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Exciting First-of-Its-Kind STEM Event for High School Students Was Big Success

MSEIP STEM Summer Experience at University of St. Thomas-HoustonDuring the summer, the University of St. Thomas-Houston held an exciting, first-of-its-kind, three-week event for minority high school students interested in science, technology, engineering and math (STEM). The Minority Science and Engineering Improvement Program’s (MSEIP) Summer STEM Experience brought 20 students to campus for an immersive university environment with hands-on chemical and physical science activities.

An Enriching Experience for Minority STEM Students

Alongside their STEM projects, students worked on a research problem and a presentation under the guidance of university student mentors and UST professors.

The director of the summer program and its related U.S. Department of Education Grant, Dr. Richa Chandra, said, “During this enriching experience, student projects included working with the electro-magnetic waves that are emitted from items we use every day, such as microwaves and smartphones; polymer chemistry involving nylon synthesis; DNA extraction; and food chemistry.”

MSEIP STEM Summer Experience at University of St. Thomas_HoustonThe students were also exposed to state-of-the-art manufacturing processes in engineering, such as 3D printing, laser cutting and computer-controlled milling; they built an induction motor and had fun working with ‘flying pigs’ and taking a look through a solar telescope to identify sunspots.  

Chandra, an associate professor of chemistry, described the benefits derived by the students. “This experience gave them a glimpse into the life of a STEM college student. They were right here on campus while doing the science and engineering activities and creating relationships with the UST student mentors. I overheard one of the kids enthusiastically telling our mentor Ana Paula Guevara, ‘Thank you for everything. I will never forget you!’”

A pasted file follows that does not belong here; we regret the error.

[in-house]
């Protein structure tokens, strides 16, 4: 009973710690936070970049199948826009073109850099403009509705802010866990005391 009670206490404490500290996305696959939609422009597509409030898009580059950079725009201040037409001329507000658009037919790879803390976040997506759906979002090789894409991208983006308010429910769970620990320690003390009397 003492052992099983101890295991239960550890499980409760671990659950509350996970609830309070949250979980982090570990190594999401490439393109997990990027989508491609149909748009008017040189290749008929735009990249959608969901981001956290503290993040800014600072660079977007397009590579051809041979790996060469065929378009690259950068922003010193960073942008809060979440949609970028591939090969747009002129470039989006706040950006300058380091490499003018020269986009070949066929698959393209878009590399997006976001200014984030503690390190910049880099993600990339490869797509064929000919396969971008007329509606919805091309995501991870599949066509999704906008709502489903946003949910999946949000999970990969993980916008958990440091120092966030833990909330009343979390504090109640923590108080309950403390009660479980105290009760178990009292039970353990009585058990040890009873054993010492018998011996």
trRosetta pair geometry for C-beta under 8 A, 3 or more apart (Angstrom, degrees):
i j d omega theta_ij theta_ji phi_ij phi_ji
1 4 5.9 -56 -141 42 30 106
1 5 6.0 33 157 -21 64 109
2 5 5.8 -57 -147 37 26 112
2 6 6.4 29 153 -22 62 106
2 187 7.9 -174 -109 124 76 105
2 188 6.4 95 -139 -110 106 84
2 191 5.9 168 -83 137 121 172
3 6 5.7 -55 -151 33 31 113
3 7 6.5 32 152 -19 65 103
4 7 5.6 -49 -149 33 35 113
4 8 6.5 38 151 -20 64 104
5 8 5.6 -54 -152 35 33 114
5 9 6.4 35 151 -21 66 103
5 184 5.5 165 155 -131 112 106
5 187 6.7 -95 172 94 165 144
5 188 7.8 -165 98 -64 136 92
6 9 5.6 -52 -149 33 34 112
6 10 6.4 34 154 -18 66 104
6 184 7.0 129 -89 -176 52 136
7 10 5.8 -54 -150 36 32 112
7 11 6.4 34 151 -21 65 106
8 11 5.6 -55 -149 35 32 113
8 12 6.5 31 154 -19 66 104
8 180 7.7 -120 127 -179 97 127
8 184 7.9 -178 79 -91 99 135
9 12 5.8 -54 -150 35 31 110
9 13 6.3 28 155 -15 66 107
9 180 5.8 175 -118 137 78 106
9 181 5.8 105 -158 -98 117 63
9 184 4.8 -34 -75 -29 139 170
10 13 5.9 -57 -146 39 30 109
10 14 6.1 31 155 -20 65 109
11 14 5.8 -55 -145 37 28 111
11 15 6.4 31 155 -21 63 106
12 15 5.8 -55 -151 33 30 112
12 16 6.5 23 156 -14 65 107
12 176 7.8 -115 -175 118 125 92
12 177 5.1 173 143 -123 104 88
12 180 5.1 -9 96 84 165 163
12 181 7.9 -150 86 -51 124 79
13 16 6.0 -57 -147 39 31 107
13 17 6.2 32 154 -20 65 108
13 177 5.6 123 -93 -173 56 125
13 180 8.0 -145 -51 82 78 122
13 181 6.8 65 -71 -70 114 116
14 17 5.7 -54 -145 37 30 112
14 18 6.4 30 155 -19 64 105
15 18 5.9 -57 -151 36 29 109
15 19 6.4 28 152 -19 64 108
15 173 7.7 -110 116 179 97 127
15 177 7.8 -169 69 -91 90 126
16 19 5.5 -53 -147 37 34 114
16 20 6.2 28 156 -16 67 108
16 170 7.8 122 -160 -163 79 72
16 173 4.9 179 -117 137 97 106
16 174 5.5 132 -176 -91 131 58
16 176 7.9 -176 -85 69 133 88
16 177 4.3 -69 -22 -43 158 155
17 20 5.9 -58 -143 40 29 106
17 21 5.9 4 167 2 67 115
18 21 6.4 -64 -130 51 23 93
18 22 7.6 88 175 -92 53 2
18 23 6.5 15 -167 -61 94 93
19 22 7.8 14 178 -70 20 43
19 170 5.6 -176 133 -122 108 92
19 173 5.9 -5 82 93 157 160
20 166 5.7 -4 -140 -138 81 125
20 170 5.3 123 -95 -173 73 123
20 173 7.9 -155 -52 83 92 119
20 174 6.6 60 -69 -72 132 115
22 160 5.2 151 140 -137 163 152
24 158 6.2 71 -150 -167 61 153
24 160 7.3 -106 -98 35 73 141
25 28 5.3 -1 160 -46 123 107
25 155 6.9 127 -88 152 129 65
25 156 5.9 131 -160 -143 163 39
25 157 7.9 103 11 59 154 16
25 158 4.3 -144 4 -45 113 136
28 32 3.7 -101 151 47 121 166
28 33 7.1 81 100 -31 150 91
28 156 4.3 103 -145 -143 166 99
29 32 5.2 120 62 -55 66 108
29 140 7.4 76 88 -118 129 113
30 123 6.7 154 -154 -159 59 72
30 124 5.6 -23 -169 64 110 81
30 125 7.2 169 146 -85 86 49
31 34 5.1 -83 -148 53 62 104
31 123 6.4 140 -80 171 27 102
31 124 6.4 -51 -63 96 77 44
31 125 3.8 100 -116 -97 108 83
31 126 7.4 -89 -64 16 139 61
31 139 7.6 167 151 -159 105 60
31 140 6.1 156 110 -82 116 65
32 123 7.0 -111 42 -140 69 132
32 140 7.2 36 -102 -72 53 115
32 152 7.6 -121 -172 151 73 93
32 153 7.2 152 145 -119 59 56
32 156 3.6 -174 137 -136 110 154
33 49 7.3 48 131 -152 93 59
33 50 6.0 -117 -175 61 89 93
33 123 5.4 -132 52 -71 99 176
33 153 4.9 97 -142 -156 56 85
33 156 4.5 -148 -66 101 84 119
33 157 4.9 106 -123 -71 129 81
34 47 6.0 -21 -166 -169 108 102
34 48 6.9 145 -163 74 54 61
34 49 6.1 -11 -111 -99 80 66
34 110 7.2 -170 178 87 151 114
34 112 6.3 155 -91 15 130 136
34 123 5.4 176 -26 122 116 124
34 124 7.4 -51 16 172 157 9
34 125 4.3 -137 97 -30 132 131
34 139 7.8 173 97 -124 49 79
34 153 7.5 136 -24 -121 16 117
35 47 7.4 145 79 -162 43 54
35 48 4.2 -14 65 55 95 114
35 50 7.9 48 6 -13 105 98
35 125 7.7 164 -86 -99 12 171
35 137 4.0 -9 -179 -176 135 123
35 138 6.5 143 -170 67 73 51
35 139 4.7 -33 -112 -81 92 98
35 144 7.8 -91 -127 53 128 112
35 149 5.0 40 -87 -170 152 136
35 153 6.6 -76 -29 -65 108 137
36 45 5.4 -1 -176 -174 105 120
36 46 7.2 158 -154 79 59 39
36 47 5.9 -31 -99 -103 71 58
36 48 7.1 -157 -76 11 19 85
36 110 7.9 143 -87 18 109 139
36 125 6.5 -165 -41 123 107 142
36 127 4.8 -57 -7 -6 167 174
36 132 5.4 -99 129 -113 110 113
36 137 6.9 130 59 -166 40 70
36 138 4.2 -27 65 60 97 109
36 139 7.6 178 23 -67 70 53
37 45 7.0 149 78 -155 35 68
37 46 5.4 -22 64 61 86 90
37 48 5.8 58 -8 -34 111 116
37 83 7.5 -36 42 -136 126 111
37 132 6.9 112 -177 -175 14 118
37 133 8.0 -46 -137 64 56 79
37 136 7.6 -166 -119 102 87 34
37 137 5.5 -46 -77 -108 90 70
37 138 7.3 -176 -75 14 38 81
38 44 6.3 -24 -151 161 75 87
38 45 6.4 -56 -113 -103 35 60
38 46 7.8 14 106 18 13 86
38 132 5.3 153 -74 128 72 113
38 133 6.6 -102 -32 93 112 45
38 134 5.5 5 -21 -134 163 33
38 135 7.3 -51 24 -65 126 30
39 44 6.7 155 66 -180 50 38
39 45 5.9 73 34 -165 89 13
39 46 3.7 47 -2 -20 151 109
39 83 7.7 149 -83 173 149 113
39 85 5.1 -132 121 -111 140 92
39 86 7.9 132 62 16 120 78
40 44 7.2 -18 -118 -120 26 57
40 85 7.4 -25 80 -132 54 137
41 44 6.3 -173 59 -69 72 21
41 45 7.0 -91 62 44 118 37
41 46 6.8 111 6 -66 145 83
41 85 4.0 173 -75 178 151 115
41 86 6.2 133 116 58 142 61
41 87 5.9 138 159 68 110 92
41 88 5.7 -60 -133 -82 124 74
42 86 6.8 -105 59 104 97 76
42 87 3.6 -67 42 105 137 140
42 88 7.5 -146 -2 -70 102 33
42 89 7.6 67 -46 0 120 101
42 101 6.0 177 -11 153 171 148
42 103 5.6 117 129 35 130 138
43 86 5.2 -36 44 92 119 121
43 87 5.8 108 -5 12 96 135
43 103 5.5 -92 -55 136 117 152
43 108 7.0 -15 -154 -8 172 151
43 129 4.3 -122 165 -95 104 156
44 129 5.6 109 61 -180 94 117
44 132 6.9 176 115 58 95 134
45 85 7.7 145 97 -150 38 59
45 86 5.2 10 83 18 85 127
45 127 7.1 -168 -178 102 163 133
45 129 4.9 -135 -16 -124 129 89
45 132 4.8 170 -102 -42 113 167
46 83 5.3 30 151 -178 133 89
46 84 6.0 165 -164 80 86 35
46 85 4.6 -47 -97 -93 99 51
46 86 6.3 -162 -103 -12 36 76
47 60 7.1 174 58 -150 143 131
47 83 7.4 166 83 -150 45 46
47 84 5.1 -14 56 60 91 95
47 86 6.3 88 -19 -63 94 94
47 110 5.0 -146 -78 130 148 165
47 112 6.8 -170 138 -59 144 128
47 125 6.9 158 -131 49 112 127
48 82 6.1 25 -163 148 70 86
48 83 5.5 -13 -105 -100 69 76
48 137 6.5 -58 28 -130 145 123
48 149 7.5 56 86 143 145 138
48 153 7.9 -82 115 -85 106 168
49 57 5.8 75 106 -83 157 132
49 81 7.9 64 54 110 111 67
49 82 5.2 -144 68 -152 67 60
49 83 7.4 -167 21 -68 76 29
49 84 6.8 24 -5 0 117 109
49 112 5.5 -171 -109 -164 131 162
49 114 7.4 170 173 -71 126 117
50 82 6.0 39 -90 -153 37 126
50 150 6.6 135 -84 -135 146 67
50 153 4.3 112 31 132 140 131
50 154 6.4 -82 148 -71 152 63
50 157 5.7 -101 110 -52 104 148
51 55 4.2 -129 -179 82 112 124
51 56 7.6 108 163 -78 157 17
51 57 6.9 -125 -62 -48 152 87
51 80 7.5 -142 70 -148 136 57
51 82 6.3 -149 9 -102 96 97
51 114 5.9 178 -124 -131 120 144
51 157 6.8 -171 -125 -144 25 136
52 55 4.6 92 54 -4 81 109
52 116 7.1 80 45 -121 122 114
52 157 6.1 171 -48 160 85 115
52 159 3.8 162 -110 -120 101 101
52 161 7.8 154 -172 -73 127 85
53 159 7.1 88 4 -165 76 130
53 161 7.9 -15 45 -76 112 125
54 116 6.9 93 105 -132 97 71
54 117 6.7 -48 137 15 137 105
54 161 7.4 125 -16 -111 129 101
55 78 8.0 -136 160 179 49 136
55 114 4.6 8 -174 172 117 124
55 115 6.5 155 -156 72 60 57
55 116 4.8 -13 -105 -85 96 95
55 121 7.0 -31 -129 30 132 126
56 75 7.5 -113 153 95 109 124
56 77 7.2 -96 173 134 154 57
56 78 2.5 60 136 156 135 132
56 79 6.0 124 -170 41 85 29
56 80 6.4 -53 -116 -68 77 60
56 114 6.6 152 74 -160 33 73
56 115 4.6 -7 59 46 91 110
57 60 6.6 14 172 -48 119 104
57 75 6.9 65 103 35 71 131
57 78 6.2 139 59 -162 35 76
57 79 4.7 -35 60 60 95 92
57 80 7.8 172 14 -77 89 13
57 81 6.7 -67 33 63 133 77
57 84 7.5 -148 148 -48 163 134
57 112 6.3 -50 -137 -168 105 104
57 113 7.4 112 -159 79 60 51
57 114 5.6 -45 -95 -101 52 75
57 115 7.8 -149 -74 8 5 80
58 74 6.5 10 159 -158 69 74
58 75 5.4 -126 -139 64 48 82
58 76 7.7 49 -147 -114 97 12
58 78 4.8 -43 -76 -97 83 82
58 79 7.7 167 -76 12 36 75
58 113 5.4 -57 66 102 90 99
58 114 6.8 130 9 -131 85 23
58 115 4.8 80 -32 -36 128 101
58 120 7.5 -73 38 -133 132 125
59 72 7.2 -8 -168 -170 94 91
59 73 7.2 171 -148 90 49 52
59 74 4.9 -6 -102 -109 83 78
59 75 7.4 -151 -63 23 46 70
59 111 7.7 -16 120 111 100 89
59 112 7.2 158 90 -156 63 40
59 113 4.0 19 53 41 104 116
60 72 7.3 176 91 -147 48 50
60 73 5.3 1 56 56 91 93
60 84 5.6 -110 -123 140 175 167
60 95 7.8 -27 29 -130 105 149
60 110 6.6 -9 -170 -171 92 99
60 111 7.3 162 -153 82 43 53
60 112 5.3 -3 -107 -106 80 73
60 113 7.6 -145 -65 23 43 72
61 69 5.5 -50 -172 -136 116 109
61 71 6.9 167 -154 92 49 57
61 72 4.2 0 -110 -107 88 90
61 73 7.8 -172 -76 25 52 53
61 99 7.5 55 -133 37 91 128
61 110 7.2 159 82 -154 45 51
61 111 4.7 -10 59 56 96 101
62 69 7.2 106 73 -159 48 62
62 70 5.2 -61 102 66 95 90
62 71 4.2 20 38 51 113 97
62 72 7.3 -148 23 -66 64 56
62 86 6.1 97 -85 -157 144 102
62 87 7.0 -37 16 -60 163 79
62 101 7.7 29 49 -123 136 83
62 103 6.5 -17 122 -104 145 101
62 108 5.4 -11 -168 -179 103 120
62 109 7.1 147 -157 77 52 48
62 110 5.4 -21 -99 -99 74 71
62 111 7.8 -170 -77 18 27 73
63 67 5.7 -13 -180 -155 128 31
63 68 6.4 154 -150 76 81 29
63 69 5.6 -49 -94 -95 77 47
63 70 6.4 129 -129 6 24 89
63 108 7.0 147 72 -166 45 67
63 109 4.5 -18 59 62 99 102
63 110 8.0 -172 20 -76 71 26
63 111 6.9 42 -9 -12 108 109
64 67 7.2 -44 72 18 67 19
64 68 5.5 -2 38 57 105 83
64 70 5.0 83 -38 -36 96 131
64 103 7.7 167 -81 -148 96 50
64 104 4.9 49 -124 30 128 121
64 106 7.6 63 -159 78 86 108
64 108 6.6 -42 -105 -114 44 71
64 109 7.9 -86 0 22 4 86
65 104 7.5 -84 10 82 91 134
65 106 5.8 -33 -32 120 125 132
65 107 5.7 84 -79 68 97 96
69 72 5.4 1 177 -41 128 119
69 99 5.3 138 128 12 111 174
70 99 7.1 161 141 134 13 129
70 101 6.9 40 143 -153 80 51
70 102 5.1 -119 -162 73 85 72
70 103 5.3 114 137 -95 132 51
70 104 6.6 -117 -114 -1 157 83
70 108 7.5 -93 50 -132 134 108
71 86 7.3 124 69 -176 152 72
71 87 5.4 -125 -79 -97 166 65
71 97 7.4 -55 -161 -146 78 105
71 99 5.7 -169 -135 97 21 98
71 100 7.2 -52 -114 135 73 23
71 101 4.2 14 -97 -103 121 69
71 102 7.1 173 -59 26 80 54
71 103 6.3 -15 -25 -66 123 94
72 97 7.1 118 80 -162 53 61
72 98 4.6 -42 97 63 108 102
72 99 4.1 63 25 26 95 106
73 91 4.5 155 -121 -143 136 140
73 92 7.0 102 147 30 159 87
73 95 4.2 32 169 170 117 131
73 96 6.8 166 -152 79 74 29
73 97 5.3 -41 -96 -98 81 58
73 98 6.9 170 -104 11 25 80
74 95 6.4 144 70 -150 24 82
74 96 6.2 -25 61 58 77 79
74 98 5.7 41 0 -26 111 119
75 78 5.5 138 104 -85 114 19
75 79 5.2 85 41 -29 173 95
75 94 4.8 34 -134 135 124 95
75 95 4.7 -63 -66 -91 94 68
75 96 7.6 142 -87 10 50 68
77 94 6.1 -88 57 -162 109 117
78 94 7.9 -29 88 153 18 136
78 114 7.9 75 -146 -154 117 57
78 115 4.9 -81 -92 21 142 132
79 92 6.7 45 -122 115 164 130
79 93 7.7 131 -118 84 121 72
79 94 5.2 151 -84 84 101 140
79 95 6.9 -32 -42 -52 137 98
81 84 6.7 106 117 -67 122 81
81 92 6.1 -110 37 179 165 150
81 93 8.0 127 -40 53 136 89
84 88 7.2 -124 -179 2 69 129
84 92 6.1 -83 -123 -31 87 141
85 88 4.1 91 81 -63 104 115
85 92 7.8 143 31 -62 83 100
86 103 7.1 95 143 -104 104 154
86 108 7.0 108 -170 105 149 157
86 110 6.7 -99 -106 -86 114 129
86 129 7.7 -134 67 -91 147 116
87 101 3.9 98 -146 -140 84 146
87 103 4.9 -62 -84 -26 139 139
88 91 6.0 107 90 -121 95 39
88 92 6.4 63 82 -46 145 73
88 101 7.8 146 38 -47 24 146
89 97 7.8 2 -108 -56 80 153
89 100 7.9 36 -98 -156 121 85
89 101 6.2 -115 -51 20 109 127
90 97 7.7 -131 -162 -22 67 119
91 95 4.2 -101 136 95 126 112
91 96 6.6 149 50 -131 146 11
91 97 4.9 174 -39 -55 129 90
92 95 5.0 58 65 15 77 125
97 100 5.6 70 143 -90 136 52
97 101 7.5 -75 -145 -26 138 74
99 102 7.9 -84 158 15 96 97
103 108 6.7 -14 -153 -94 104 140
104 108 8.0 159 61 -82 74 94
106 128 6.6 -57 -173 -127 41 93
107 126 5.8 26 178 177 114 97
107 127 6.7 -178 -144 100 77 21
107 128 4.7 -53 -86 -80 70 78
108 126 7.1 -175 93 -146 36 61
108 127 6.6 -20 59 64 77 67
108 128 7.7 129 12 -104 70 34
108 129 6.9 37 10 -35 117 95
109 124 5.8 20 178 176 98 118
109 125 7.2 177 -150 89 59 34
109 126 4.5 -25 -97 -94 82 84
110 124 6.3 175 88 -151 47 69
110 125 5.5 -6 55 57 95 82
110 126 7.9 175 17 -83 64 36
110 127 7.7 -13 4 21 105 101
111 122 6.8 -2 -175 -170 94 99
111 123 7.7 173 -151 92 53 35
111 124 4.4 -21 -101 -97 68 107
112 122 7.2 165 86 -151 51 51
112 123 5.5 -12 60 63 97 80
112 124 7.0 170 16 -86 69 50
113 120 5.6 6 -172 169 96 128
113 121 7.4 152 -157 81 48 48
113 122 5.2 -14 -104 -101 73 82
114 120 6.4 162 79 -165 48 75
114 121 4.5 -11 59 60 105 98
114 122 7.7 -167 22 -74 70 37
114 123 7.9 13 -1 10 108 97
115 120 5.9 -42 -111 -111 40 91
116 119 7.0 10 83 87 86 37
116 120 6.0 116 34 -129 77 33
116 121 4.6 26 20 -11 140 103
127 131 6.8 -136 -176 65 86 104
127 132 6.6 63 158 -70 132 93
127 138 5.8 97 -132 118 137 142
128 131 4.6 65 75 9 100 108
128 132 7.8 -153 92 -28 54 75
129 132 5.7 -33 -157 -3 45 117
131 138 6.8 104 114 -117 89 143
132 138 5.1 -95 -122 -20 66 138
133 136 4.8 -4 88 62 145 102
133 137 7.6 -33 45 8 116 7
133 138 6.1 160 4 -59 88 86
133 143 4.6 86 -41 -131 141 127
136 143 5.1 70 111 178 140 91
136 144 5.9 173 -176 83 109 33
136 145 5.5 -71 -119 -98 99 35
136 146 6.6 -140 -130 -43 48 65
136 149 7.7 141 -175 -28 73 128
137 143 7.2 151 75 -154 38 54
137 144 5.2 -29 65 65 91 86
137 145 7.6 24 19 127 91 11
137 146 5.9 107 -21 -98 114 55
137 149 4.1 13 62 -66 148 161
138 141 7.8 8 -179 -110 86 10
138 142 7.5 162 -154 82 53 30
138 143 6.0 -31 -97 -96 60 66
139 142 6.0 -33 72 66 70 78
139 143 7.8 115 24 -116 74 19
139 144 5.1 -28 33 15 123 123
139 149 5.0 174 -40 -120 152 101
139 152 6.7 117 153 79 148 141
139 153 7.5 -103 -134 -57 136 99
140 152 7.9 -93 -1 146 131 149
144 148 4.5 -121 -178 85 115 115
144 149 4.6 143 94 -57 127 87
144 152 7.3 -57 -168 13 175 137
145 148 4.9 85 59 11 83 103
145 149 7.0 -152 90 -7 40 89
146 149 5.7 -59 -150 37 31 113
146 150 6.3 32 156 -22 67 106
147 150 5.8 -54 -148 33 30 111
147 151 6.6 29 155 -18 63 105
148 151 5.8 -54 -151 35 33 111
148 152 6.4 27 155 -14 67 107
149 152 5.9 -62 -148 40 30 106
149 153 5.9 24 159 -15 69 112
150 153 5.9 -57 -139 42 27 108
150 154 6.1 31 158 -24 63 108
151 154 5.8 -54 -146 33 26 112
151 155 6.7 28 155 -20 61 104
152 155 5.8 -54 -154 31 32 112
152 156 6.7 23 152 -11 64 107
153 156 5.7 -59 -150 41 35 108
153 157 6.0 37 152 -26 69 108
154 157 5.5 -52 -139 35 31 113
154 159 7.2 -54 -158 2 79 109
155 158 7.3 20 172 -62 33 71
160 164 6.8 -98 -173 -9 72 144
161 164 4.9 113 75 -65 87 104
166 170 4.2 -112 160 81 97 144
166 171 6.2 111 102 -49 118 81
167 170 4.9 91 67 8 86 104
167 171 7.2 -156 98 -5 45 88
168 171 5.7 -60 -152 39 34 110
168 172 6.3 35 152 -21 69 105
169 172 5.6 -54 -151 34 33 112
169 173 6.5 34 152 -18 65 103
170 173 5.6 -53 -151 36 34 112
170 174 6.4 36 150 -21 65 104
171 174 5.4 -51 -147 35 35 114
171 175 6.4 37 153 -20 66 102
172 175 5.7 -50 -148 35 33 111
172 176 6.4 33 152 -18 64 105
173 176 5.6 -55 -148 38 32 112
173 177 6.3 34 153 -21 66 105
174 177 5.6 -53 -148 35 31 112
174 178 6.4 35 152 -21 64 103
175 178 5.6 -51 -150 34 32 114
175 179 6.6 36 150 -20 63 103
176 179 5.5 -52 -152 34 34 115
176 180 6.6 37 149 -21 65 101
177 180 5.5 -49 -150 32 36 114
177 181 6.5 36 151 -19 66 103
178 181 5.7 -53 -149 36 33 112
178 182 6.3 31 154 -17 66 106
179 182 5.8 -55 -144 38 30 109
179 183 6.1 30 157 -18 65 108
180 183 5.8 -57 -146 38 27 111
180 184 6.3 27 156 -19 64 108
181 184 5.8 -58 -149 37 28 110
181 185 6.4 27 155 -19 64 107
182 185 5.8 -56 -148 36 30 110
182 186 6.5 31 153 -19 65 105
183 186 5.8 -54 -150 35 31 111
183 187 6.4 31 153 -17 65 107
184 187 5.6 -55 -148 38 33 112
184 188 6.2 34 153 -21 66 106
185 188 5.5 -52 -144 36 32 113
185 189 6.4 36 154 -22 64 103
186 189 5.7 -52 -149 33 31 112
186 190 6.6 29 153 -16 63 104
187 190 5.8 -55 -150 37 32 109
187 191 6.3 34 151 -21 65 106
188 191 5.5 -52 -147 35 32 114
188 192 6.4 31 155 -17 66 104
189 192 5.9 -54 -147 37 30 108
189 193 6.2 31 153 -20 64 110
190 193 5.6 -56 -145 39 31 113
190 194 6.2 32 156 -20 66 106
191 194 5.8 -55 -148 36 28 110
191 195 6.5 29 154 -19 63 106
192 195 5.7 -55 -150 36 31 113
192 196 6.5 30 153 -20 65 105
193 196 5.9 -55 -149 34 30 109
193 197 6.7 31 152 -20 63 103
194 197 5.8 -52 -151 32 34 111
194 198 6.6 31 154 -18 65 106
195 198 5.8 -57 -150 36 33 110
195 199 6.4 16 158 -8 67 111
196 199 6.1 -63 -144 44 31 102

Co-Director Dr. Birgit Mellis, also Chair of Physics and Engineering, was part of organizing the unforgettable experience. She also recruited most of the facilitators and mentors, reserved the event classrooms and spaces, arranged transportation, managed the budget, and worked with student recruitment.

Chandra and Mellis partnered with Jaqueline Howard from the nonprofit STEM Bridges Houston to recruit students to successfully apply for the scholarships they needed to attend.  Students as young as 9th grade represented schools from multiple districts, including Houston and Channelview ISDs.

Geared toward underprivileged minority groups who would not usually have access to a university environment in STEM, this opportunity was golden — designed to fan the flames of STEM interest and open their eyes to the availability of higher education.

Chandra and Mellis say they plan to expand the experiences and offer it again next year. Funding from the U.S. Department of Education made the event possible.